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After joining the PDGA and SoCal Disc Golf Association (actually, I'm still waiting to hear if they've received my information) I've been making mental notes of all the tournaments I would like to enter. Some of them close and some of them far. My list was getting long and that's when I started thinking about the money it costs to enter each one. 

I'm wondering, has anyone ever tried to work out some sort of sponsorship with a local (non-disc golf) establishment to help pay the entry fees? If so, how did you entice them? Wear their t-shirt in tournaments, or something? 

Just curious. 

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I have been thinking about this whole thing. What about NASCAR shirt.

What if you tried having screened shirt or two. You could have 8 spots maybe a few more.

Places to try local eateries and a local sports medicene guy and maybe a hospital. I came up with 20 places in 4 minutes.

Now I wonder how much you could raise may $1500
One of the pros that we sponsor is also sponsored by two other non disc golf business, one of them is an insurance company that gives him a huge break on his insurance, the other is a cool little sandwich/sub place that I'm sure gives him discounted or free food. I know other disc golfers that receive breaks in lodging from hotel chains that sponsor them, as well as some that are offered travel stipends from larger company. Others still are given things like apparel or produces in mass quantity that they then sell to help cover their expenses. A lot of sponsors wont directly give you money but will often part with apparel, disc, bags, food, lodging or other items that can be used or sold to help keep your investment cost in a tournament lower. Speaking from the point of view of a business remember that they're not only looking for performance results but ex poser, you are an advertising write off once you are sponsored. You want to show the business that you are soliciting that you will bring a new clientele to them, for example if you approach an insurance company it doesn't do them much good advertising wise if your playing every tournament 100's of miles away from their office, so think your approach through before trying to negotiate a mutually beneficial agreement. Also be open to let them offer things other than what you have asked for, it may not be a big payout at first but its a foot in the door and could pay off latter. One last thing, remember that the company is investing in you so try to set up a meeting in person and not over the phone (I would never sponsor a player without meeting them first). Also remember that any thing you do will reflect on their business and their image is riding on how other see you, so keep in mind that if they are familiar with some of the antics that other disc golfers engage in you may have to break down that stereotype. Last thing, don't hesitate to ask other pro players for advice on what to ask for, not every one makes cash on a sponsorship deal. I know several top pro's who only receive products from their sponsorship, and each one would probably be happy to tell you how they landed their deal.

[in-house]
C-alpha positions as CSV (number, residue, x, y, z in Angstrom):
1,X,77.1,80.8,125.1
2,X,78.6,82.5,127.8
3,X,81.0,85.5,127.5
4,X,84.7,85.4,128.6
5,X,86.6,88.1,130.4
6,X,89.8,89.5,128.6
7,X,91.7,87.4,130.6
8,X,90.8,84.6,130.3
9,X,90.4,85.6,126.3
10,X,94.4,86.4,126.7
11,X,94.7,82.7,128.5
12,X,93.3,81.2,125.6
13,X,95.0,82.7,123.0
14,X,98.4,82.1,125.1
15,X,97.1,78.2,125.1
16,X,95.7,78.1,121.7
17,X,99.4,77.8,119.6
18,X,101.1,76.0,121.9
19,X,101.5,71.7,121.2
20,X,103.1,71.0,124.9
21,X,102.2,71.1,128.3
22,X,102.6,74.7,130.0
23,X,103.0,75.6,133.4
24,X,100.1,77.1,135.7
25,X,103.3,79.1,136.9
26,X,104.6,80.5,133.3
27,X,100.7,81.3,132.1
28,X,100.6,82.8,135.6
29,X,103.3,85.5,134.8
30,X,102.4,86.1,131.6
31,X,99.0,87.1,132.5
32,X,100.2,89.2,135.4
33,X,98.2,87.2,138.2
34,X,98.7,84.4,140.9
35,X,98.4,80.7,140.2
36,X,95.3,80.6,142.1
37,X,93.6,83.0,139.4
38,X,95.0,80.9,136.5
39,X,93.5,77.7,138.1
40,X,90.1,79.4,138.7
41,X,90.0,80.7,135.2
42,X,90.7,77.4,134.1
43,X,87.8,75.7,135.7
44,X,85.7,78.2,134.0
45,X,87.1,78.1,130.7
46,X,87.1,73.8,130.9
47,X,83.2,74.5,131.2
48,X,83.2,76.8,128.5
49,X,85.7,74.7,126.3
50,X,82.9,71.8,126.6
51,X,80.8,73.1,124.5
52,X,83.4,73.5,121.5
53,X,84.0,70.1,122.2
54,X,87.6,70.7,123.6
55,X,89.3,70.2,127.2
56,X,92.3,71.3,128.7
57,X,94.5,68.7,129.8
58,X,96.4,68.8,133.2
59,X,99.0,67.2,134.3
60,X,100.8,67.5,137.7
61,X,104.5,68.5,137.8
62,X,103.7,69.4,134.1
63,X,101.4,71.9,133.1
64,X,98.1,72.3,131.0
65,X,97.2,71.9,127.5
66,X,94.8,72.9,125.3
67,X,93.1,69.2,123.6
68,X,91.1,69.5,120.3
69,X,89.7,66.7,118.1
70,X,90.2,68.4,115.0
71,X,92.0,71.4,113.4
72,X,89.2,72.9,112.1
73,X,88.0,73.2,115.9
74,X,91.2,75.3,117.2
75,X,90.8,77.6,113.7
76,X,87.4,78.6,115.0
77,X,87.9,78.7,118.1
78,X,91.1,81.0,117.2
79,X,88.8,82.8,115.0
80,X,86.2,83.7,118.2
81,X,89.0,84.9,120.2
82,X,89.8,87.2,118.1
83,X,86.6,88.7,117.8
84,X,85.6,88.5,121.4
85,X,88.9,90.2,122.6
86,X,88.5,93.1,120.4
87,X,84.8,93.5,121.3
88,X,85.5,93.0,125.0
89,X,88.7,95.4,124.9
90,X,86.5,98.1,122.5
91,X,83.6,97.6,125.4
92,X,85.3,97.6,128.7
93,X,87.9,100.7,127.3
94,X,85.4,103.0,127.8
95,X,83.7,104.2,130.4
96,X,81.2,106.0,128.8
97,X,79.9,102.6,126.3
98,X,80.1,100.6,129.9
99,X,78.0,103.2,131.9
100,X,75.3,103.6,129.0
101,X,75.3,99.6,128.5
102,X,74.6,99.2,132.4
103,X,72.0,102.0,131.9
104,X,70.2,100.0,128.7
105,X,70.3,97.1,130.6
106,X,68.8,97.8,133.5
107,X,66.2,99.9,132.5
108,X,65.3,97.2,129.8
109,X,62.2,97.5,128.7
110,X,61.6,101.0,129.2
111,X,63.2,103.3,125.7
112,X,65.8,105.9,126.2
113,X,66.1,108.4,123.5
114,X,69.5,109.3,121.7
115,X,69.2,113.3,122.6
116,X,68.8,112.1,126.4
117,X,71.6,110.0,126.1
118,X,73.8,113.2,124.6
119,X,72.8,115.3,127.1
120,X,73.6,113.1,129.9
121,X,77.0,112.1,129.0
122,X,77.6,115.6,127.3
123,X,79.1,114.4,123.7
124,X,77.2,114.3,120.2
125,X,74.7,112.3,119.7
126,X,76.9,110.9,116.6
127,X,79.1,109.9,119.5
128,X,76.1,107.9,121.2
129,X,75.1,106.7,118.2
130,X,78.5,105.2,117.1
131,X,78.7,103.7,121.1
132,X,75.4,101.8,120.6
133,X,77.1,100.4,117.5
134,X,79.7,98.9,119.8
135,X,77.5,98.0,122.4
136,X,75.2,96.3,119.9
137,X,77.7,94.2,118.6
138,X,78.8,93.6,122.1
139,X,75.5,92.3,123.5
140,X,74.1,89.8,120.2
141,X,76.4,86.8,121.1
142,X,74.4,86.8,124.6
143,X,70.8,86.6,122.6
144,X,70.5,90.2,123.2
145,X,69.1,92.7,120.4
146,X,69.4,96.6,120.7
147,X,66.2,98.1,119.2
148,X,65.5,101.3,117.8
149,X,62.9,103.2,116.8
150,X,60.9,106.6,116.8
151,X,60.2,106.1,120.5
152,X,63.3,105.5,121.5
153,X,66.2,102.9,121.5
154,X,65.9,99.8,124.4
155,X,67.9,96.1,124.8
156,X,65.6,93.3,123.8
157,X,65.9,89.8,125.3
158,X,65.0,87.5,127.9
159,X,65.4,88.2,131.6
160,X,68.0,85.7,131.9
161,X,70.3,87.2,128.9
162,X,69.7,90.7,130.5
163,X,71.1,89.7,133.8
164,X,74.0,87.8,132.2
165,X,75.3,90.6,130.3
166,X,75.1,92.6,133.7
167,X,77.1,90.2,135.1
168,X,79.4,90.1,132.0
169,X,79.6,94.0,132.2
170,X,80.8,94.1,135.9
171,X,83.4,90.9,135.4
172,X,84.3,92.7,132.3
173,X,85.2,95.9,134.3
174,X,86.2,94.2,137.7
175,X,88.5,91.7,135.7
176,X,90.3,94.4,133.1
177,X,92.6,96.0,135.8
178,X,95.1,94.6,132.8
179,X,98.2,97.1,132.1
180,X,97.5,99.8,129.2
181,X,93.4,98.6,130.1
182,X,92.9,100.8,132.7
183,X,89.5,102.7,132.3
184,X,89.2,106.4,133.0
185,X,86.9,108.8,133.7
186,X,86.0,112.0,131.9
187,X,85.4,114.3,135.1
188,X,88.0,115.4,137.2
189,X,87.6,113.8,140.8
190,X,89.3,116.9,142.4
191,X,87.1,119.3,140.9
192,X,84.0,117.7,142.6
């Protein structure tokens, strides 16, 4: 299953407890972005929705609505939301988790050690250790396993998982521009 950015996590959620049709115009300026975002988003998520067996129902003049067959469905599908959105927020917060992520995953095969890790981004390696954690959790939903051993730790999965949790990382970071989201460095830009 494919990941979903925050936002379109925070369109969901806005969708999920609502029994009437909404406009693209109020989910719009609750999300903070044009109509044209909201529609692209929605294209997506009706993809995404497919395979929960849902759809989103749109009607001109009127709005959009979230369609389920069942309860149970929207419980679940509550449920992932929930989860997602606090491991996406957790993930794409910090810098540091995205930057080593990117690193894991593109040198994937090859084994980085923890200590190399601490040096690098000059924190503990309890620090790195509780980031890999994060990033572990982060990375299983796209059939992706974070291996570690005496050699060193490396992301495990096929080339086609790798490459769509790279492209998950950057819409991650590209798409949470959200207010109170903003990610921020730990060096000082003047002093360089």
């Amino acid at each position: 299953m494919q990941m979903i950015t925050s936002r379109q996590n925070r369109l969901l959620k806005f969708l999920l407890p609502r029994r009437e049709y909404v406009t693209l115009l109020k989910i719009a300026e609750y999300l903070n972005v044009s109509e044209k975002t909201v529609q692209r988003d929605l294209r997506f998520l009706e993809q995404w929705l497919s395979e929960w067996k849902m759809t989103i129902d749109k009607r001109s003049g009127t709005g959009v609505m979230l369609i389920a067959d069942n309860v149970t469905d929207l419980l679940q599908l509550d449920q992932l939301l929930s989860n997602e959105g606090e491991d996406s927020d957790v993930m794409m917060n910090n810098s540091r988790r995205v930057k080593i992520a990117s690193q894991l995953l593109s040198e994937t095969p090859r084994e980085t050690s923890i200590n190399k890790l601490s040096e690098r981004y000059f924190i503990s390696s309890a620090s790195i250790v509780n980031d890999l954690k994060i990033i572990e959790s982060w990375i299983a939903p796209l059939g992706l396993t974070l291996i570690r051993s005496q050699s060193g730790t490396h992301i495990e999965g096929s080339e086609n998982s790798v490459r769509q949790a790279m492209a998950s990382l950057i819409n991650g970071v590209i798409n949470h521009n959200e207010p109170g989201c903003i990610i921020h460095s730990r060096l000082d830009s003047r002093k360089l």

Good luck!!
Scott
Red Line Disc Golf & Apparel

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